Occurrence and Tissue Distribution of Novel Perfluoroether Carboxylic and Sulfonic Acids and Legacy Per/Polyfluoroalkyl Substances in Black-Spotted Frog (Pelophylax nigromaculatus)
journal contributionposted on 09.01.2018, 00:00 by Qianqian Cui, Yitao Pan, Hongxia Zhang, Nan Sheng, Jianshe Wang, Yong Guo, Jiayin Dai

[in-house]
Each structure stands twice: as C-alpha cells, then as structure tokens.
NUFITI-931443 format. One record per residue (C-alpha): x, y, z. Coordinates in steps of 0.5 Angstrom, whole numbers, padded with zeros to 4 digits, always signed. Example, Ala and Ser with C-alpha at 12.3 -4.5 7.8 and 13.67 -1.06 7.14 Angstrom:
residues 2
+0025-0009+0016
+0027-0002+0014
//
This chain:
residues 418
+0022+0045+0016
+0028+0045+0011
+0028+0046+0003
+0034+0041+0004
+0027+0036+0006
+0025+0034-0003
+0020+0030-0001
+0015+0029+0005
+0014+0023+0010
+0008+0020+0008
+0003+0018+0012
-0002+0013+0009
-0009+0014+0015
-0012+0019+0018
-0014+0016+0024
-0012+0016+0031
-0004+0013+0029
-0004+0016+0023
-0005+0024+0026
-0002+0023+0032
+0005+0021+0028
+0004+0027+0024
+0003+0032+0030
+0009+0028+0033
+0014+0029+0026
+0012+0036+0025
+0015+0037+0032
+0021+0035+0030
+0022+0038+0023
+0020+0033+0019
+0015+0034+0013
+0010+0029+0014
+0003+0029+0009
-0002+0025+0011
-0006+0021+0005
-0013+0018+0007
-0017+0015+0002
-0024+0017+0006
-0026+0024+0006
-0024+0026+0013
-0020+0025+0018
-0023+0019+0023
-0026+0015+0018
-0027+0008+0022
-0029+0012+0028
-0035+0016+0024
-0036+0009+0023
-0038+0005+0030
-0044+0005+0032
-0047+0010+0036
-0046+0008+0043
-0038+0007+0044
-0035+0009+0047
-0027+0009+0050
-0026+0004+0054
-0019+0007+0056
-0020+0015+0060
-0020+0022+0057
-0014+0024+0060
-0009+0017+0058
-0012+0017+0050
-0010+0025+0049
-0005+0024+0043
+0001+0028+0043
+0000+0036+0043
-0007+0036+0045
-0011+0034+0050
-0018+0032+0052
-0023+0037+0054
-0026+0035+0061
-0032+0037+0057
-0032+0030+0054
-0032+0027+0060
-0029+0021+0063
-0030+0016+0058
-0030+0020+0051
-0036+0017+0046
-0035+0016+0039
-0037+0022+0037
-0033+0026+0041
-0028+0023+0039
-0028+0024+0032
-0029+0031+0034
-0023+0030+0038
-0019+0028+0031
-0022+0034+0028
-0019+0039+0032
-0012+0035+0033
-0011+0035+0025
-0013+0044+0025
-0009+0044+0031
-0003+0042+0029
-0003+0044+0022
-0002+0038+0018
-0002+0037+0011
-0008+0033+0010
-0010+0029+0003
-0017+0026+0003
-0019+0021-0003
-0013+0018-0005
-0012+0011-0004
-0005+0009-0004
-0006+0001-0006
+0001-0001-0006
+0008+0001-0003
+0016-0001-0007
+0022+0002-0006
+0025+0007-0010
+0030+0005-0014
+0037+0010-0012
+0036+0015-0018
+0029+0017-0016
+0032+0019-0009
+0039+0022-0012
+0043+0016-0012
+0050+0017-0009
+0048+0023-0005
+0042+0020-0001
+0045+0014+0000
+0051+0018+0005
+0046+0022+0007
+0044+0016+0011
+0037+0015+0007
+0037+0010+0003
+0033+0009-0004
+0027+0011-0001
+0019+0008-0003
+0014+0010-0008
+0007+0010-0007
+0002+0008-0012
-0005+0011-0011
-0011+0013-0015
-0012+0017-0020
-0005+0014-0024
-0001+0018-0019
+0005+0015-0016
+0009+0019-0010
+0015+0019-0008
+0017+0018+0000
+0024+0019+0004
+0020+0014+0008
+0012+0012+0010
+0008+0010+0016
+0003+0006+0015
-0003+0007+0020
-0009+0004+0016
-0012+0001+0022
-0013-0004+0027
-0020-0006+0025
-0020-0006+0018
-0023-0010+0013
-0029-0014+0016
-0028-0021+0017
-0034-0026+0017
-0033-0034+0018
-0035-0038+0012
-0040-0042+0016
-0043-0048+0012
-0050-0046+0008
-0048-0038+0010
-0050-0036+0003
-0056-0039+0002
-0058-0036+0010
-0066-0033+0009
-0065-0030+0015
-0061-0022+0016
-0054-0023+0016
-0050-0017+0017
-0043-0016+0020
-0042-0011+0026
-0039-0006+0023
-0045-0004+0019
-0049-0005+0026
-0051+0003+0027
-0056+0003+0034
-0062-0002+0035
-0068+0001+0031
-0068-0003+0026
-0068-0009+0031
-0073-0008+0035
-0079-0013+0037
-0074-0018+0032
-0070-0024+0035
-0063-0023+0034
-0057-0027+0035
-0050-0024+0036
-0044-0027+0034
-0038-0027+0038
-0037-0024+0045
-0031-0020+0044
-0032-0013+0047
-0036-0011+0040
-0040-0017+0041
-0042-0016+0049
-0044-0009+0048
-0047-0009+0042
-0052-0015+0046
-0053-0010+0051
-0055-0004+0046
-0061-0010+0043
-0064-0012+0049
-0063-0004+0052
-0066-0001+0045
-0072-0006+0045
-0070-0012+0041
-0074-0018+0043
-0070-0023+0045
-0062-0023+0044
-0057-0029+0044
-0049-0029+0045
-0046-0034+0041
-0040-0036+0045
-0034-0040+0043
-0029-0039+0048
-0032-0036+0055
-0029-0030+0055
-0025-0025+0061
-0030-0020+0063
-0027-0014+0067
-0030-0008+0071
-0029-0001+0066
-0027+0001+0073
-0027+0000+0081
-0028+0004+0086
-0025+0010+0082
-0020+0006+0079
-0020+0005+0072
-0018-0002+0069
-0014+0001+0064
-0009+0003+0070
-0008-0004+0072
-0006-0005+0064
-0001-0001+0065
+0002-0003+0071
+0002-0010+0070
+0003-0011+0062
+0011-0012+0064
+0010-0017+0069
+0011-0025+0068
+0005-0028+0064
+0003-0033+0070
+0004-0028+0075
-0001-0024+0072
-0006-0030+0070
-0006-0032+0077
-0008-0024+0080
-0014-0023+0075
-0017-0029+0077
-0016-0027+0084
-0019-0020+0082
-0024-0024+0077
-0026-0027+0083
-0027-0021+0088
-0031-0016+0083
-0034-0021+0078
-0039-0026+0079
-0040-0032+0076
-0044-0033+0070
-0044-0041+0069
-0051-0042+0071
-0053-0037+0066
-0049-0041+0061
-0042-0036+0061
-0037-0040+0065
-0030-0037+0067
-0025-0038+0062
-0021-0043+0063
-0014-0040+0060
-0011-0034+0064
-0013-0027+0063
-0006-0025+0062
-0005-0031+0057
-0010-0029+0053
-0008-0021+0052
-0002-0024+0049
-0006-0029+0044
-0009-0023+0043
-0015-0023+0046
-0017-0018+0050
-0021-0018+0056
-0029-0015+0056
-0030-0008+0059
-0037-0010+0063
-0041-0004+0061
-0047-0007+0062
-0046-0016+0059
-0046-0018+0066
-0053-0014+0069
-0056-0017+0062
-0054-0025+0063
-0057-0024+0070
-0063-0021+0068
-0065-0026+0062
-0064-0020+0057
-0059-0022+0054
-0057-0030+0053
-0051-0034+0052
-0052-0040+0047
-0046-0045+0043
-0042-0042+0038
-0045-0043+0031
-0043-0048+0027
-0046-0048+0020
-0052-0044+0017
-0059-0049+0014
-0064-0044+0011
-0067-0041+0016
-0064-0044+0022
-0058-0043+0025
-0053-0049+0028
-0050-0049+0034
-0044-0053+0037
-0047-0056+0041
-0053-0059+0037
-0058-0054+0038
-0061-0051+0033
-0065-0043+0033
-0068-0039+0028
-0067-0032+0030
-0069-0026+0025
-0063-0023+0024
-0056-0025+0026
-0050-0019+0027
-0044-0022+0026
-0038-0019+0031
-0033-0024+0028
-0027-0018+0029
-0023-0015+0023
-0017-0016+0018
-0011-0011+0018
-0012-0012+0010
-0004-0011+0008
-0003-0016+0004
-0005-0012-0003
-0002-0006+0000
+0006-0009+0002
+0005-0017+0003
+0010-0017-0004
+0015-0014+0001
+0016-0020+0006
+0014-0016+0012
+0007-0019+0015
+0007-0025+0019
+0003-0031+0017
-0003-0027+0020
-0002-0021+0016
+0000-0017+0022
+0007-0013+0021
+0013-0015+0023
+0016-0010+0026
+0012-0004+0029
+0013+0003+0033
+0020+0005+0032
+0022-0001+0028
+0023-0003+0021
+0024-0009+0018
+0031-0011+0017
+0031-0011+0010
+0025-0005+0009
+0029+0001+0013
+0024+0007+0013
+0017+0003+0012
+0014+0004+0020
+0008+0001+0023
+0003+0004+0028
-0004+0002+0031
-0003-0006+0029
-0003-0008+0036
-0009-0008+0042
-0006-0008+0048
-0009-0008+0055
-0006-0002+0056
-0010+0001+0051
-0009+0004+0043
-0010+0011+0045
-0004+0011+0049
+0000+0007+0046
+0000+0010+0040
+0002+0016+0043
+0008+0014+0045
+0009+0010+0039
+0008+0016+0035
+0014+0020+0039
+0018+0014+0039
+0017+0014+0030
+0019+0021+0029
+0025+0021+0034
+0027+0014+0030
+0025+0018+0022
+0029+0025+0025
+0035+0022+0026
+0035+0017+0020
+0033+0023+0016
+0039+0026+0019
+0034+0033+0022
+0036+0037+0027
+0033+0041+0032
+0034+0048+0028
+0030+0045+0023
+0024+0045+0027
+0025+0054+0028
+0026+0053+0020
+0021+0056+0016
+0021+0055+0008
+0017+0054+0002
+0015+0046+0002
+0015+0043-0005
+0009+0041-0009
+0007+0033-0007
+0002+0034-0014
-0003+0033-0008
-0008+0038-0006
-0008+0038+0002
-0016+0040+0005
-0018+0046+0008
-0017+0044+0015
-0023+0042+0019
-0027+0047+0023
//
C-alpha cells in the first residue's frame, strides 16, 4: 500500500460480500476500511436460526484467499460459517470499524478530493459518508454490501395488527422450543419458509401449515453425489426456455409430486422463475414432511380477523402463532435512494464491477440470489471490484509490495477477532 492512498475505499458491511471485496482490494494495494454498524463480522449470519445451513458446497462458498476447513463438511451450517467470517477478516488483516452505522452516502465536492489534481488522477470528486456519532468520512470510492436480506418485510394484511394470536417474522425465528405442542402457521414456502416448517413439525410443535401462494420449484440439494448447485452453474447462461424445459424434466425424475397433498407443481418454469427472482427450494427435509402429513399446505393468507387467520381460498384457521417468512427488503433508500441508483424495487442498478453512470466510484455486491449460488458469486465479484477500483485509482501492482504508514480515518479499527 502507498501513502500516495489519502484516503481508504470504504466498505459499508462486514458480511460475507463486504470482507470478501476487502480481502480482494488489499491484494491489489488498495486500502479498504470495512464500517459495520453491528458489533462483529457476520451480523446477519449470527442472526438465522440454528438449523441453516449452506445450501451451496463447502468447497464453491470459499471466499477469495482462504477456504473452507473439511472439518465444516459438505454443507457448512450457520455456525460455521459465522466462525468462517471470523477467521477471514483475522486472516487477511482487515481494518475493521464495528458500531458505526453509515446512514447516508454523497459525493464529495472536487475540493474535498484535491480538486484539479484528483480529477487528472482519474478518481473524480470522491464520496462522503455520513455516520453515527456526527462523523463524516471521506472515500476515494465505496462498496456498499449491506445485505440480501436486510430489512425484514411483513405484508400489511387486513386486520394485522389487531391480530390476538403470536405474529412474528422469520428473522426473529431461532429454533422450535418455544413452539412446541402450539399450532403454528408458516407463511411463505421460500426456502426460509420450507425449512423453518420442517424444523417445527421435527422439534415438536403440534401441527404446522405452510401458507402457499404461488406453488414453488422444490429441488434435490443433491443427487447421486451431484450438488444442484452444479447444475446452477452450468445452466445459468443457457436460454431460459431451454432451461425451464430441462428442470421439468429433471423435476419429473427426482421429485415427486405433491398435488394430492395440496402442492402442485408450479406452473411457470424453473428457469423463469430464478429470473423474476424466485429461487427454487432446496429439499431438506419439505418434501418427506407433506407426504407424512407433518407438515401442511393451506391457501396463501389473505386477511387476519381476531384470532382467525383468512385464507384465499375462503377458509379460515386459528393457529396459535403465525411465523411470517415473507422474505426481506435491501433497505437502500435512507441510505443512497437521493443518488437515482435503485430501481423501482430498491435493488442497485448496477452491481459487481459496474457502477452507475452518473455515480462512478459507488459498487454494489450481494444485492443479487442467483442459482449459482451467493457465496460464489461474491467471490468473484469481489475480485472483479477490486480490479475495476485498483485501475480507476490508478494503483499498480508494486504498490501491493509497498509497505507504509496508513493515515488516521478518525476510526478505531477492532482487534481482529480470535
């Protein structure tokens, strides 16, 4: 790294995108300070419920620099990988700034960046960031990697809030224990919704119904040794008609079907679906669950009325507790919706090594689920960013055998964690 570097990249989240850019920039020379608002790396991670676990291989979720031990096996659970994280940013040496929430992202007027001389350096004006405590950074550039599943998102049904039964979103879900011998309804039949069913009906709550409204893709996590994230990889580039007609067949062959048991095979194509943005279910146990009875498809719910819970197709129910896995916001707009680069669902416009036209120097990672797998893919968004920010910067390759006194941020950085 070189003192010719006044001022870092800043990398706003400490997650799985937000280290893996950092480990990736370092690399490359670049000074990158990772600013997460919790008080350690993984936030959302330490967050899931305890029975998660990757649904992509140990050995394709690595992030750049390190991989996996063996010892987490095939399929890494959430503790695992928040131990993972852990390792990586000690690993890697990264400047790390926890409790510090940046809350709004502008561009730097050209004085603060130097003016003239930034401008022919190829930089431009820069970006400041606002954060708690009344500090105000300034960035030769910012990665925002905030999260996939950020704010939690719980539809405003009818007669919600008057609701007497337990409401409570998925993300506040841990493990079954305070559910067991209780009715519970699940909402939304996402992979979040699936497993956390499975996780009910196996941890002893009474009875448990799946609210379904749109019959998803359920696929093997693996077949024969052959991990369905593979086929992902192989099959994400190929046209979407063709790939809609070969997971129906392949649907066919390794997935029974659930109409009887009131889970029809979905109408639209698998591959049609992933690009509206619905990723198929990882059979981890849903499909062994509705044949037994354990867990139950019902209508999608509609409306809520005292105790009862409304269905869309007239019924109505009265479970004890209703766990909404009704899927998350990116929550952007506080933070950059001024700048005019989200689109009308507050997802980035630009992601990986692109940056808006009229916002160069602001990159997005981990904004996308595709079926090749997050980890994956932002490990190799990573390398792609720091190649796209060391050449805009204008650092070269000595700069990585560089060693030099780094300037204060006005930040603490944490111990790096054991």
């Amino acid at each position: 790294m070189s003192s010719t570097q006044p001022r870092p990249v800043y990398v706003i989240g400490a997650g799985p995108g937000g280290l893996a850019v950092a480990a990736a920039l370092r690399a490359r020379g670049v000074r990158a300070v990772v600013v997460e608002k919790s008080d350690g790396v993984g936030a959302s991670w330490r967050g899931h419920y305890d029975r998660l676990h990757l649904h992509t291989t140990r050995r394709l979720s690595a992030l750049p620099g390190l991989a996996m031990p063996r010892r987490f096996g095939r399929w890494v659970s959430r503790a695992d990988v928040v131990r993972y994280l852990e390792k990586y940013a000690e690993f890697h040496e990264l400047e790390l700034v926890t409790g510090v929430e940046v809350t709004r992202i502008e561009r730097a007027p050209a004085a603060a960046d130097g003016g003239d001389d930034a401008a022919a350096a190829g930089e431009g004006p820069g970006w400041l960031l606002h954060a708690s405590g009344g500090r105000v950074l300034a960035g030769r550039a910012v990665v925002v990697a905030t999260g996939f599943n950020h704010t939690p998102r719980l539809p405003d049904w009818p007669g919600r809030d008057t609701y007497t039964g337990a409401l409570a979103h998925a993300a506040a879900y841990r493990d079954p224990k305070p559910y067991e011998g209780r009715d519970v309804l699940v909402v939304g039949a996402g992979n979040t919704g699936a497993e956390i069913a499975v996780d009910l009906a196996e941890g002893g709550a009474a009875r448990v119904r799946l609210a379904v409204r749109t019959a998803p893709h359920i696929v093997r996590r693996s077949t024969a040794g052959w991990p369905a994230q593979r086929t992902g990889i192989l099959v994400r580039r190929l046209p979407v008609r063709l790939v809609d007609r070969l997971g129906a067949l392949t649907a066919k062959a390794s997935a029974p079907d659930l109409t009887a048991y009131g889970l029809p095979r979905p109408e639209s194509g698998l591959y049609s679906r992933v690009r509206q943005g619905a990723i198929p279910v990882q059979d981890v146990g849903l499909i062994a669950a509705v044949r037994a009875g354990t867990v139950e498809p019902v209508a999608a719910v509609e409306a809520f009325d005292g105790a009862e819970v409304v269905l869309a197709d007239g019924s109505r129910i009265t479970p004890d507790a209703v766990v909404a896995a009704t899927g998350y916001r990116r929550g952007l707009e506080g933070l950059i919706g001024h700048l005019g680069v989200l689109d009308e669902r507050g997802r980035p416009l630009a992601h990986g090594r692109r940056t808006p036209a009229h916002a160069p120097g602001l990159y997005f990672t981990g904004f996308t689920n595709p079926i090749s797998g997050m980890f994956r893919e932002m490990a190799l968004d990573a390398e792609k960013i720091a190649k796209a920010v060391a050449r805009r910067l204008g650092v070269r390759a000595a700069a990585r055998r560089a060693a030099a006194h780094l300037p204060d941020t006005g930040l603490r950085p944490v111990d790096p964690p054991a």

Research on perfluoroalkyl substances (PFASs) continues to grow. However, very little is known about these substances in amphibians. Here we report for the first time on the occurrence, tissue distribution, and bioaccumulation of two novel PFASs, chlorinated polyfluorinated ether sulfonic acid (6:2 Cl-PFESA) and hexafluoropropylene oxide trimer acid (HFPO-TA), in the black-spotted frog (Pelophylax nigromaculatus) from China. Frogs from cities with large-scale fluorochemical industries had significantly greater liver ∑PFAS levels (mean 54.28 ng/g in Changshu; 31.22 ng/g in Huantai) than those from cities without similar industry (9.91 ng/g in Zhoushan; 7.68 ng/g in Quzhou). Females had significantly lower liver PFAS levels than males, and older frogs tended to have lower PFAS levels than younger frogs. Skin, liver, and muscle contributed nearly 80% to the whole body burden of 6:2 Cl-PFESA in males, whereas the female ovary alone accounted for 58.4%. These results suggest substantial maternal transfer of 6:2 Cl-PFESA to eggs, raising concern regarding its developmental toxicity on frogs and other species. The bioaccumulation factor results (6:2 Cl-PFESA > PFOS; HFPO-TA > PFOA) suggest a stronger accumulative potential in the black-spotted frog for these alternative substances compared to their predecessors. Future studies on their toxicity and ecology risk are warranted.